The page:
Level Grade Time allocation Topic Lesson objectives
: : : : :
Teaching technique Teaching procedure N o 1. Activities
University students – Faculty of Engineering Semester 3 100 minutes The development of society and technology • To figure out the meaning of the new words. • To learn how to relate the students’ prior knowledge and the new information in the text. • To make predictions of the reading content. • To comprehend the main ideas and details of the reading. : Reading passage Whiteboard Slide show for pictures Paper and whiteboards : DR-TA :
Time Allocati on 15’
Building schemata a. Ask students questions • Imagine if you lived 300 years ago: – How would you travel? – How would you
Answer the questions
send messages? How would you build houses? – What would your clothes be like? – In your opinion, what has caused a change in today’s society? b. Show students pictures about the society in the past (50 years – 300 years ago) Vocabulary Building – a. Ask the students to look at the list of vocabulary. b. Ask them to scale themselves whether they have known the vocabulary or not. c. Discuss with them the vocabulary. Pre-reading using DR-TA a. Asking students to predict the passage. – Read the title, what information do you think we’ll find in this passage? – What else? Any other ideas? b. Ask more questions that require students to draw a conclusion. – What makes you say that? Why? – Now what do you think? 2. Whilereading Activities Reading using DR-TA a. Ask the students to work in pairs and make predictions on several points: – Life in the year 1700. – – Scale their understanding of the vocabulary. Involve in the discussion of the word meaning.
15’ Answer the questions.
20’ – – – Work in pairs Make predictions upon the points being asked. Share their
The appearance of people 5,300 years ago. – The differences between society with advanced technology and that with simpler technology. – Agrarian society. – Industrial society. – Post-industrial society. b. Now ask the students to share with the class their predictions. c. While sharing, together ask them to look at the passage to check whether their predictions are in line with the reading. 3. Post-reading Activities a. Reading comprehension through paragraph drawing. – Put the students into groups of 3. – Assign them a paragraph to read (the paragraph will be different for each group). – Ask them to draw what the paragraph is about on a piece of paper. – After they have done drawing, have them retell their picture to the class. – Discuss the students’ answer. – Take all pictures and stick them on to the board. – Put the pictures into a graphic organizer containing number of paragraph, pictures,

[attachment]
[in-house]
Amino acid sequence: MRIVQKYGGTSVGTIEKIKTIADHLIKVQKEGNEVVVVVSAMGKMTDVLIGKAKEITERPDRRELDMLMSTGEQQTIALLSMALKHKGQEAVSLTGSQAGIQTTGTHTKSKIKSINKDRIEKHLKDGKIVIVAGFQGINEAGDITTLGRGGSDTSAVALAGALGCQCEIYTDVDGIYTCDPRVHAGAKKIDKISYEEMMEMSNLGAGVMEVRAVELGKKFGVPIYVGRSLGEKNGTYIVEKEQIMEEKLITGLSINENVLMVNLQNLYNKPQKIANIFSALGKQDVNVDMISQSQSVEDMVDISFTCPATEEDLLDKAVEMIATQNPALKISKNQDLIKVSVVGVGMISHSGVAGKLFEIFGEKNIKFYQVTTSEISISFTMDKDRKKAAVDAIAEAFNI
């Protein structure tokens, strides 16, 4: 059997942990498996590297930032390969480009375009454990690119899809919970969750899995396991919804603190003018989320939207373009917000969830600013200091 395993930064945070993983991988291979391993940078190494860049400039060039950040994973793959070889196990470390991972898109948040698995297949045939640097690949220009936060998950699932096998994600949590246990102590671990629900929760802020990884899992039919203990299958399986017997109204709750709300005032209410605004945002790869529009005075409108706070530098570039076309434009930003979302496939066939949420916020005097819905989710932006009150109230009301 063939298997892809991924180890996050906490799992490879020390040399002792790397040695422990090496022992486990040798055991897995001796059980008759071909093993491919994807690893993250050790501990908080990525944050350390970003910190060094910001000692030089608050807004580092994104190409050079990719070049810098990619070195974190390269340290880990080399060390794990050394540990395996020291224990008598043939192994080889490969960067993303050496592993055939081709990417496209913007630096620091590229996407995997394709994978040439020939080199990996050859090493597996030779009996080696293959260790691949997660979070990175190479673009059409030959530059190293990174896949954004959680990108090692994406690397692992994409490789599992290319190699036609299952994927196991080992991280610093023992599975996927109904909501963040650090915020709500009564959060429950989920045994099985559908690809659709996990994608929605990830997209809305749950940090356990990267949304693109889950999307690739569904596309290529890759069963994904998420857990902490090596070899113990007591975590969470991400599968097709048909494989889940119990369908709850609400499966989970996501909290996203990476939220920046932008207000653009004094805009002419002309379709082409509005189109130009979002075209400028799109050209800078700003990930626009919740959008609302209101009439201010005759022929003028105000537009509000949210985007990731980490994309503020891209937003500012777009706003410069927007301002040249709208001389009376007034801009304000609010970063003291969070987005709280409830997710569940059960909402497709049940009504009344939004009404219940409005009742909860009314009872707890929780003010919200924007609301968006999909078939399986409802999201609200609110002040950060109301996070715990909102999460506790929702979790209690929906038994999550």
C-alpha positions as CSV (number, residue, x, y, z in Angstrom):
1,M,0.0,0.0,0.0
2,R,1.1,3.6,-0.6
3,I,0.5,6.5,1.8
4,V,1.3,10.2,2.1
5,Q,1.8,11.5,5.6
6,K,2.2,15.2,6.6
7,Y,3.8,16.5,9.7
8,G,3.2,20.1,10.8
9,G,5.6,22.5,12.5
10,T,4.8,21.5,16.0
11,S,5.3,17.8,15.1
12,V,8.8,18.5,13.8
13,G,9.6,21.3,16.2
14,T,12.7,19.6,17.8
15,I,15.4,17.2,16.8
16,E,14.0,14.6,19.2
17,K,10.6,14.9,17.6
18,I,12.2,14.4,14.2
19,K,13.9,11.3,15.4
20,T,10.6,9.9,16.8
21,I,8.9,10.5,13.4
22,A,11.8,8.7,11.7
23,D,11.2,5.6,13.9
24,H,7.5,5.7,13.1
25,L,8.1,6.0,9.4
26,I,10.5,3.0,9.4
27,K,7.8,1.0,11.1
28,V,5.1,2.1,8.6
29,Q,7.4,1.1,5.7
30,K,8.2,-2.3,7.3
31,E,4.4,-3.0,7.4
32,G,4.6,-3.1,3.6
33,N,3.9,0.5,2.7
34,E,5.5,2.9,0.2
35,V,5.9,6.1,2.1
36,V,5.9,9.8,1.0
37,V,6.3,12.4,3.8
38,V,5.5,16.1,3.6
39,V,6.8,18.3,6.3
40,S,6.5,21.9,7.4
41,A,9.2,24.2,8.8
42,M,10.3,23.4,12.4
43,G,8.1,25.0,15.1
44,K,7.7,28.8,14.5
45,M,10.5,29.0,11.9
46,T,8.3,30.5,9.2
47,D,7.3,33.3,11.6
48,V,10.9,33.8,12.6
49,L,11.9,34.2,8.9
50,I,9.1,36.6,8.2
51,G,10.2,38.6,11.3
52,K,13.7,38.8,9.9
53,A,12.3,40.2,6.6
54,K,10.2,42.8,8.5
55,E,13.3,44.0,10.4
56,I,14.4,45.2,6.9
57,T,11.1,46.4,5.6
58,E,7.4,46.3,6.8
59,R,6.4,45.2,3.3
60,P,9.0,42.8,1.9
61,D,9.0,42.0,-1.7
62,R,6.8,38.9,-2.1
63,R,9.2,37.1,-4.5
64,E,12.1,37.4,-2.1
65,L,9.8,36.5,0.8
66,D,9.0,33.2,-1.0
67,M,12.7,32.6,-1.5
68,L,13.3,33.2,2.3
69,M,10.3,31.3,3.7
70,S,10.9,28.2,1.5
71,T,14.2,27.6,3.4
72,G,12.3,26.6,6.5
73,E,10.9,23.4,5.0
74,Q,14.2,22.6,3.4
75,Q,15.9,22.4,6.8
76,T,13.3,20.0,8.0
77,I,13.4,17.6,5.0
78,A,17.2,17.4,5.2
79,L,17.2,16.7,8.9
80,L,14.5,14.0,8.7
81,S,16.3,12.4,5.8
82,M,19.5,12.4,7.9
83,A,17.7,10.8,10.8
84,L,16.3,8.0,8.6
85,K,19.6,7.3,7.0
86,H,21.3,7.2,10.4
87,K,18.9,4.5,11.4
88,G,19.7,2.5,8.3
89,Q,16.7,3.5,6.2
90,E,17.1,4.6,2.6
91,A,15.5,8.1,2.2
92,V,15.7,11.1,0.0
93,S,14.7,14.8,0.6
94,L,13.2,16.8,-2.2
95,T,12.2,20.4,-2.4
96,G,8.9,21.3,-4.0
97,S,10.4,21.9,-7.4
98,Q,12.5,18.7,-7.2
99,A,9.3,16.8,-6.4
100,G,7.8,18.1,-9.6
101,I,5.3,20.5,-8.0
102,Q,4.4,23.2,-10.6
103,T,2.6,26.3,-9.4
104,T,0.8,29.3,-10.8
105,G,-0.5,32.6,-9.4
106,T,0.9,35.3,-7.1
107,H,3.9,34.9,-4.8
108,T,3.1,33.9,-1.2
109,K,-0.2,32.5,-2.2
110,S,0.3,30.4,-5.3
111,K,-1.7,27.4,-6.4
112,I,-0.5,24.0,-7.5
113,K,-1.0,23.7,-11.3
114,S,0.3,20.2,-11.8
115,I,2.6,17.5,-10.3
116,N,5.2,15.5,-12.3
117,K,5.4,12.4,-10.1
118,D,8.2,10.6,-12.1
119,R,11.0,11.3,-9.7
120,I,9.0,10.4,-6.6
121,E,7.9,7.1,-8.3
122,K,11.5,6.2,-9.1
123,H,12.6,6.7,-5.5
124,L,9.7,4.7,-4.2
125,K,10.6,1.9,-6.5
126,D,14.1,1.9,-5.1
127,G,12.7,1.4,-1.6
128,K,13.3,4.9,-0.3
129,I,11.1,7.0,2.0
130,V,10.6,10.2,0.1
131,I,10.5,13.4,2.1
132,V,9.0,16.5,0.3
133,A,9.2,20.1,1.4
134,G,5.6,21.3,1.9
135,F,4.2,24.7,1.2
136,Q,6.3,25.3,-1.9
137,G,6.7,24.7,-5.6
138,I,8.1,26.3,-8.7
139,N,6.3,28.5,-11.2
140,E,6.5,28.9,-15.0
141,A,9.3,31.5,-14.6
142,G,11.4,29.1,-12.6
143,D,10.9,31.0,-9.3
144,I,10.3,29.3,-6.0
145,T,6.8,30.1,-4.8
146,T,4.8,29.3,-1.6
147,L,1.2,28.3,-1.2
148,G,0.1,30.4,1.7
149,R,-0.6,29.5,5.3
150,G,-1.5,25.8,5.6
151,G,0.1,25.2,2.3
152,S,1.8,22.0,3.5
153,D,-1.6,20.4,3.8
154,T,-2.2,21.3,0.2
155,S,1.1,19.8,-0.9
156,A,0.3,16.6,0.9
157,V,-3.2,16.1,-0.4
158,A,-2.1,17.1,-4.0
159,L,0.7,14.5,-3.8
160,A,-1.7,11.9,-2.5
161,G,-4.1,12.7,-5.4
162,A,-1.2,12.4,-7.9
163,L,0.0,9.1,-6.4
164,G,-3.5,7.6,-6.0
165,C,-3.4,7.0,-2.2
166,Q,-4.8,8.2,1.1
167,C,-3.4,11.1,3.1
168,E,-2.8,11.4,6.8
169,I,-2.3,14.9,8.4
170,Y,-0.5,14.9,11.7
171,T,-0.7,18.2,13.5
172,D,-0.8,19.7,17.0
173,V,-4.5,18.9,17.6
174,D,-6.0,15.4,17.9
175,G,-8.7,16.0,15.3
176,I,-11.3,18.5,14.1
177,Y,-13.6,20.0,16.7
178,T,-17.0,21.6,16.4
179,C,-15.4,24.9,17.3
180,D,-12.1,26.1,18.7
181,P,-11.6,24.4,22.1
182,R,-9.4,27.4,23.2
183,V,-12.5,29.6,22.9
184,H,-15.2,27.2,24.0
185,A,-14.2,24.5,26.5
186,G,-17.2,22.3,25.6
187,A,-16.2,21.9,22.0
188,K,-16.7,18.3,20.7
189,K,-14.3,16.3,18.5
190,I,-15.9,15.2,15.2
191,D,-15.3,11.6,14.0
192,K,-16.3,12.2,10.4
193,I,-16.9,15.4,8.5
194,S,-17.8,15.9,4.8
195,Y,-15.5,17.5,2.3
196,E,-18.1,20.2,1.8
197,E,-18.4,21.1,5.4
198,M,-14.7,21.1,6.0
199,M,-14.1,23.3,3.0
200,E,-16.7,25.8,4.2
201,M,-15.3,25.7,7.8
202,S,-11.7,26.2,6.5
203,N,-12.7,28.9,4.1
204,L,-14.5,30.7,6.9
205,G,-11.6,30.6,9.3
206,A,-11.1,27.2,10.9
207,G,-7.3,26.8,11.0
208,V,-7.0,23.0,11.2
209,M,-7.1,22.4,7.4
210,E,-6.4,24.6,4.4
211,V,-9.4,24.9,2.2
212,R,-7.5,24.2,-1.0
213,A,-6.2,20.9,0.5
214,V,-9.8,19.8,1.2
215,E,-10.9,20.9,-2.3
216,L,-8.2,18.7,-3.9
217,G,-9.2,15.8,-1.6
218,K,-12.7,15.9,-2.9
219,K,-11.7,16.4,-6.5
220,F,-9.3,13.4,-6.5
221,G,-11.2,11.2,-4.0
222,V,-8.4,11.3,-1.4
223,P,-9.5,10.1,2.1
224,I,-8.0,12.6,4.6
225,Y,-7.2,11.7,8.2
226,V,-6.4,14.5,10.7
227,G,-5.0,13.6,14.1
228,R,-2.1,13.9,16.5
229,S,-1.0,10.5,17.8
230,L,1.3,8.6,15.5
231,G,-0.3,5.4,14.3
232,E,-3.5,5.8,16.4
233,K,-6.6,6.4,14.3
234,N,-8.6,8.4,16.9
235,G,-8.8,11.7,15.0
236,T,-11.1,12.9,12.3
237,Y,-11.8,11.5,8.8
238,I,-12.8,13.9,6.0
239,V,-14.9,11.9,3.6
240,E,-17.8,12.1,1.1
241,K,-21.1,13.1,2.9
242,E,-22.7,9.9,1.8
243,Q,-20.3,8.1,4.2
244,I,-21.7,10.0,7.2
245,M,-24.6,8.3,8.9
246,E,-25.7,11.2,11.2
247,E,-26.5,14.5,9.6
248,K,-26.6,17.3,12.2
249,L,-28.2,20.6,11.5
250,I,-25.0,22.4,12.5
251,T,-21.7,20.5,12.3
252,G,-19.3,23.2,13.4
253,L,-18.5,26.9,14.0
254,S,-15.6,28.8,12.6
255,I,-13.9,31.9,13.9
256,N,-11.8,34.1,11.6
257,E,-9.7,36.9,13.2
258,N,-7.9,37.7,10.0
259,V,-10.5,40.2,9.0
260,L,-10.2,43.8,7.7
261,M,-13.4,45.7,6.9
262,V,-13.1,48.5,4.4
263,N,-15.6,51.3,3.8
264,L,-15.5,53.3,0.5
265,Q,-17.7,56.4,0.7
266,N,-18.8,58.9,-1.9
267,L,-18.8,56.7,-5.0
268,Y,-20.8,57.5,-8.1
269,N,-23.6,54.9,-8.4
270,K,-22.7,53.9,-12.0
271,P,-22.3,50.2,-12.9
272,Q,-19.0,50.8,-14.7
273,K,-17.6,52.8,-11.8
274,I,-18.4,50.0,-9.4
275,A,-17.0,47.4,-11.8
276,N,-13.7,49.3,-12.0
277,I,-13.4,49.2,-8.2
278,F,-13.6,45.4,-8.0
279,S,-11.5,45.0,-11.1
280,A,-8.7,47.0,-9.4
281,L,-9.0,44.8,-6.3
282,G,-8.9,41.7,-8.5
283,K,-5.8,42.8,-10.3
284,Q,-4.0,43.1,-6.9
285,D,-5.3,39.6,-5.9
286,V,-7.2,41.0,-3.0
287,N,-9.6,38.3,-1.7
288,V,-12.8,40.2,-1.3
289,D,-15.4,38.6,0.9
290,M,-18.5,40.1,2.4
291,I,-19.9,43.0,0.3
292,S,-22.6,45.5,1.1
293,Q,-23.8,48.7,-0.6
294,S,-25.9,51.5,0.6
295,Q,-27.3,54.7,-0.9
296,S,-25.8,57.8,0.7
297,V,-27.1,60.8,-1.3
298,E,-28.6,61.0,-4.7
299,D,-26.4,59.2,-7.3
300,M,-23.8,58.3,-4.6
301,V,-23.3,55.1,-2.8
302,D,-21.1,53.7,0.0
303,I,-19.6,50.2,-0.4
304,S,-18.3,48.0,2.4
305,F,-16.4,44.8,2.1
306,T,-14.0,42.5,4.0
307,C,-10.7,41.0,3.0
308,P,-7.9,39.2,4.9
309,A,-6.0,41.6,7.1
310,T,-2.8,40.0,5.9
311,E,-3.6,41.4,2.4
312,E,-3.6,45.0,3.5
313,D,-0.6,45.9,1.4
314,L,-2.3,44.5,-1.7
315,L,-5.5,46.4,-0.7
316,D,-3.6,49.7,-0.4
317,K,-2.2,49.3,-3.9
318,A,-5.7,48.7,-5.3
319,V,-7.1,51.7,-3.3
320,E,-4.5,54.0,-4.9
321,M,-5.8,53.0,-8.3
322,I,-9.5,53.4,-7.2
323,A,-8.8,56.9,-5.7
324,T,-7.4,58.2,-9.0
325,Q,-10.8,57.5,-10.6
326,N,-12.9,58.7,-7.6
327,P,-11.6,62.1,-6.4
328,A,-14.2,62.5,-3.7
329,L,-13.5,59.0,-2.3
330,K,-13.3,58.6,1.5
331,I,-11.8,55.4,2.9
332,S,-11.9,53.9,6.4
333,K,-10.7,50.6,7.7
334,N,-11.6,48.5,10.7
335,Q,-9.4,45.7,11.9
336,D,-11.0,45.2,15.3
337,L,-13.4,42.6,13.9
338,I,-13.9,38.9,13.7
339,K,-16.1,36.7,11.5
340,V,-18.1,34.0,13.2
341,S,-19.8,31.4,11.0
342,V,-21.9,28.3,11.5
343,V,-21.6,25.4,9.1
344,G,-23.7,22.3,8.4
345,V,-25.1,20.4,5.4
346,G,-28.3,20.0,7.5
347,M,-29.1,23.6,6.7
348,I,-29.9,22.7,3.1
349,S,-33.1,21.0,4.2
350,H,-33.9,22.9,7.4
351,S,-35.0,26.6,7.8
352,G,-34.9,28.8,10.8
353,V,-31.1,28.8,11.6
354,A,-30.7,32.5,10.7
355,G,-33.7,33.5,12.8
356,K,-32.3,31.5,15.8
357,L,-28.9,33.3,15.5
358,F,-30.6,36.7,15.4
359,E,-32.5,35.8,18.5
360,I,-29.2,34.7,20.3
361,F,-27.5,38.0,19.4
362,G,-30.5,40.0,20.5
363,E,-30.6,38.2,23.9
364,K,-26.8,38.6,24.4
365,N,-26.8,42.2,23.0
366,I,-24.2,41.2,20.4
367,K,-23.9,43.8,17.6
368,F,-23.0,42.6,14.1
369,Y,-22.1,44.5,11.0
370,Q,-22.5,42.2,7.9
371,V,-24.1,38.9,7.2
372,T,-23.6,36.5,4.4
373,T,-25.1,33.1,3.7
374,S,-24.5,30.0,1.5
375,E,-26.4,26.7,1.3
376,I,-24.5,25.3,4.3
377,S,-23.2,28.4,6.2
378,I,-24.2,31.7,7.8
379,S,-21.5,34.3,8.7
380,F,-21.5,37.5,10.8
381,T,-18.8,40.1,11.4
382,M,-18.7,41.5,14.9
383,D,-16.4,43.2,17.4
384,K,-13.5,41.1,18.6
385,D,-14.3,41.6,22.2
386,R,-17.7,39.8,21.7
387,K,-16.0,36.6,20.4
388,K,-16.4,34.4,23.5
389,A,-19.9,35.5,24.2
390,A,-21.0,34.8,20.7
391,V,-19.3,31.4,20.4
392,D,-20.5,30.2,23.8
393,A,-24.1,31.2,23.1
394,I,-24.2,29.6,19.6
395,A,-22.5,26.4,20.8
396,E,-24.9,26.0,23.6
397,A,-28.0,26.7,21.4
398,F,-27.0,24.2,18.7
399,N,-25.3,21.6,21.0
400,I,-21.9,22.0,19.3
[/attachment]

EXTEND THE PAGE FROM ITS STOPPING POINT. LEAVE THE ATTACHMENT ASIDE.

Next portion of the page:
predictions with the class. Read the passage while discussing their predictions.
30’ – – Work in groups Discuss the paragraph with their friends in the group. Draw the content of the paragraph. Present the picture. Make the graphic organizer as shown by the teacher.
– – –
and main ideas. Review the content of the passage based on the graphic organizer. b. Answering reading comprehension questions – Divide students into groups of 3 or ask them to stay with their group. – Put strips of paper containing reading comprehension questions on the desk in front of the class. – Label the strips of paper according the groups. – Tell the students that they are going to compete in answering the questions. – Tell them that each group will send one member as a runner whose job is to take a piece of paper in front of the class and give it to his/her group. – Together ask each group to write the answer of the question. The runner will return the paper to the teacher. Then the teacher will check it. If it is correct, s/he can take another piece of paper. The cycle repeats until all questions are answered. The group that finishes the race first is the winner. – After all groups have done with answering the questions, review the answers. –
10’ – – Work in groups. Send one member of the group to take each piece of paper. Discuss the answer of the question. Show the answer to the teacher.
E. EVALUATION After the class, it is expected that the students understand the approaches to be used to comprehend the reading content. Asking the students to activate their prior knowledge about the topic is helpful in establishing the discourse. Otherwise, they are not ready for receiving new information presented in the text. For further activity, the teacher can give them written homework related to the topic.
LESSON PLAN FOR TEACHING READING USING DR-TA
YULIANA DEWI 8212710007
Post Graduate Program – English Education Department WIDYA MANDALA CATHOLIC UNIVERSITY SURABAYA